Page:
Lake Langano is in East Shewa Zone. It is one of a group of lakes in the middle of the Ethiopian Great Rift Valley, about 55 km south of Zeway. The main source of water, via several small rivers, is from the Arsi mountains (which form the eastern wall of the Great Rift Valley). Water flows from the lake via the Horo Kelo river into nearby Lake Abijatta (within Abijatta–Shalla Lakes National Park, site ET048). The lake is 23 km long, has a maximum width of 16 km, and is up to 46 m deep. There are two islands, one with hot springs, and both visited regularly by people. The lake is alkaline. Seasonal variation in the water-level is less than 1 m. Much of the shore comprises rocky or pebble beaches (devoid of vegetation), particularly on the eastern side, with a number of swampy bays in the north and south. The sandy beaches frequented by visitors are mostly on the western shore. Sedges and rushes fringe some parts of the lake and cover many of the small swampy bays. Ceratophyllum demersum and Potamogeton spp. are important submerged aquatics. The area between Lakes Langano and Abijatta is naturally open Acacia woodland and bush, but many of the trees have been cut and much of the land cleared for cultivation. The eastern side of the lake, where the streams enter, retains some trees, especially Ficus sp. and small Sesbania sp. On the southern and south-eastern shores there are dense thickets of Acacia, other spiny bushes, climbers and large Ficus vasta and F. sycomorus trees. The surrounding slopes, within Munessa State Forest, are dominated by Podocarpus falcatus. The lake is much used for recreational activities.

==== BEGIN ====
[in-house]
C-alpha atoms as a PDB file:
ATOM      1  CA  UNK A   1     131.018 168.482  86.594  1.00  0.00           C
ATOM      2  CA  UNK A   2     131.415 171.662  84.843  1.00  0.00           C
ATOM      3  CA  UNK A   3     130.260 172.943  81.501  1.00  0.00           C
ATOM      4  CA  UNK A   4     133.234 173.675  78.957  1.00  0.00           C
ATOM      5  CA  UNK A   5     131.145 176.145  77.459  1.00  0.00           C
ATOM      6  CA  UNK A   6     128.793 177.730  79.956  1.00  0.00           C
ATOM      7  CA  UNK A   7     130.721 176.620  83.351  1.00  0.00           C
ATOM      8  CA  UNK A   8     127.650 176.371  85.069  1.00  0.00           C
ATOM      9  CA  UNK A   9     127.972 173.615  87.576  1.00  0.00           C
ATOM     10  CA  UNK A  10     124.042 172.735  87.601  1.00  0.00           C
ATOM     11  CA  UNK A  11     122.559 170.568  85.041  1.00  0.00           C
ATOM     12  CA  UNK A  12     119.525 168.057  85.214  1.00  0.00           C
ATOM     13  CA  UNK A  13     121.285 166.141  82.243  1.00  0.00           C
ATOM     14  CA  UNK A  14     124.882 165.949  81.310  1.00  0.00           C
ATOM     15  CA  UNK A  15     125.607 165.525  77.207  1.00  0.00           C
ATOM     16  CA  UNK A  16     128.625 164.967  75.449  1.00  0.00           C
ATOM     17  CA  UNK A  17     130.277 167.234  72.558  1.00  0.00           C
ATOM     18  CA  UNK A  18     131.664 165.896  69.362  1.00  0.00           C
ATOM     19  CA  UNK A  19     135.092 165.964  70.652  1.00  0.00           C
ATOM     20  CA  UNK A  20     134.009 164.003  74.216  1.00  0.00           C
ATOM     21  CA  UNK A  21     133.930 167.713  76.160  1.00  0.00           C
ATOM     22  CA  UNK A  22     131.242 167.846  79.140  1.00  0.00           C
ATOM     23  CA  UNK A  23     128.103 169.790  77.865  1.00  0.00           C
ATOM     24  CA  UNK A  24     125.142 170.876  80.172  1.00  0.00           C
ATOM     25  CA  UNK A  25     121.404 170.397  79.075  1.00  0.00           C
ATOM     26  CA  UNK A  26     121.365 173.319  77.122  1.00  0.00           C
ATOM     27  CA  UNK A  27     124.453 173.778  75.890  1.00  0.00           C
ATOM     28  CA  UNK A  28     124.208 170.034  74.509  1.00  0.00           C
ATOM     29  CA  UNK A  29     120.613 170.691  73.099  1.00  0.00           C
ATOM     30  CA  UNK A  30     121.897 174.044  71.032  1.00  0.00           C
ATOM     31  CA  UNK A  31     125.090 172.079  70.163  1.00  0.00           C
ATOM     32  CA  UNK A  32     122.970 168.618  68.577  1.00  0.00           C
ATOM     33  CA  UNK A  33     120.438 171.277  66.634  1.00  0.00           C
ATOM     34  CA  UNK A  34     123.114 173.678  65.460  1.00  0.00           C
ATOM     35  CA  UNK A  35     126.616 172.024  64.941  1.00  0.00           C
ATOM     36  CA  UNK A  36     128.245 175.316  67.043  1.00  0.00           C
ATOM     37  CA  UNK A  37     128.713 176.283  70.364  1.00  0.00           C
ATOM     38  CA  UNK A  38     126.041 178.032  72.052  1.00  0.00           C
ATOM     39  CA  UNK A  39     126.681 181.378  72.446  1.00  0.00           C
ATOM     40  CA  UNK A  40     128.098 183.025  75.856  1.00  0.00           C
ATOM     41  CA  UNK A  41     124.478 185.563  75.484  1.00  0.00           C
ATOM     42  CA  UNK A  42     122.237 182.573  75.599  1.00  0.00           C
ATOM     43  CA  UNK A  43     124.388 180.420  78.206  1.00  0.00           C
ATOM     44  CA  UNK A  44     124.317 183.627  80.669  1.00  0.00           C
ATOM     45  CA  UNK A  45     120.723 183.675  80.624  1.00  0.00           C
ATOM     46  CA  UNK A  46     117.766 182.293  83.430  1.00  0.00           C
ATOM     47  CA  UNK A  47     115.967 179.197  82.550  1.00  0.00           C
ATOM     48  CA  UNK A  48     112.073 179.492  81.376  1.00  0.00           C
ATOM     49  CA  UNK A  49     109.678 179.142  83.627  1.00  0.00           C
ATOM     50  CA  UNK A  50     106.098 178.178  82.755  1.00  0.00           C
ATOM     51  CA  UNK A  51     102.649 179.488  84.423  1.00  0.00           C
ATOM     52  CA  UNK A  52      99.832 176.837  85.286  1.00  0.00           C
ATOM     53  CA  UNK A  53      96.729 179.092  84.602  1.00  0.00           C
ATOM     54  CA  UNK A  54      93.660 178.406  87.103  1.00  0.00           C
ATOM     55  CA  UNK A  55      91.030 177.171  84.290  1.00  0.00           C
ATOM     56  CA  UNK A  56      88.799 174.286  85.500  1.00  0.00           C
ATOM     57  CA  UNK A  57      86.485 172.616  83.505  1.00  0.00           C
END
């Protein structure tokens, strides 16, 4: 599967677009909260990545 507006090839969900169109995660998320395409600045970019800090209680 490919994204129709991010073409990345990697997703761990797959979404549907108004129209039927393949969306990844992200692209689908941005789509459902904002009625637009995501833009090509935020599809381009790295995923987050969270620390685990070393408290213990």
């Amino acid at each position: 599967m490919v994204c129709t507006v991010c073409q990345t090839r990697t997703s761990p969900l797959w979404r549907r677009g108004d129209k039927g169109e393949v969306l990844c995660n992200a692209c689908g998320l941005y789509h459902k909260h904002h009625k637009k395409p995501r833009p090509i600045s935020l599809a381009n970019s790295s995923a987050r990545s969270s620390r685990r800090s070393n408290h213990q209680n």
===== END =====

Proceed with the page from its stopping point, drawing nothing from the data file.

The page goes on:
See Box for key species. Falco naumanni and Circus macrourus overwinter in small numbers, with others occurring on spring and autumn passage. Phoenicopterus minor numbers fluctuate unpredictably. Large numbers of waterfowl use the lake, including Pelecanus onocrotalus (regularly 150–200 birds) and Phalocrocorax carbo (small numbers breed on the islands). A number of waders, terns and gulls also frequent the lake. An apparently undescribed Hirundo sp. has been recorded from the cliffs at the southern end of the lake, from where there have also been records of an unidentified Serinus sp. Huge numbers of Motacilla flava and Hirundo rustica pass along the western side of the lake, as do a number of migratory raptors. Other species present around the lake (and in the Munessa State Forest) include a substantial number of the Somali–Masai and Afrotropical Highlands biome species. Aquila verreauxii, Caprimulgus tristigma and Pytilia phoenicoptera have also been recorded.
Non-bird biodiversity: None known to BirdLife International.
Pressure/threats to key biodiversity
Loss of soil through wind erosion is an increasing problem (preventing regeneration or rehabilitation) as the vegetation around the lake is removed or degraded. This is especially the case between Lakes Langano and Abijatta. Another threat is the development of geothermal power, to the north of the lake, that has the potential to introduce super-hot water into the lake system. Tourism, although not currently a problem, is growing and may have an increasing impact if not managed with environmental considerations in mind. A local organization, FARM Africa, has started a community-based ecotourism project on the eastern shore of the lake, including a tented camp with solar-powered lighting and cooking.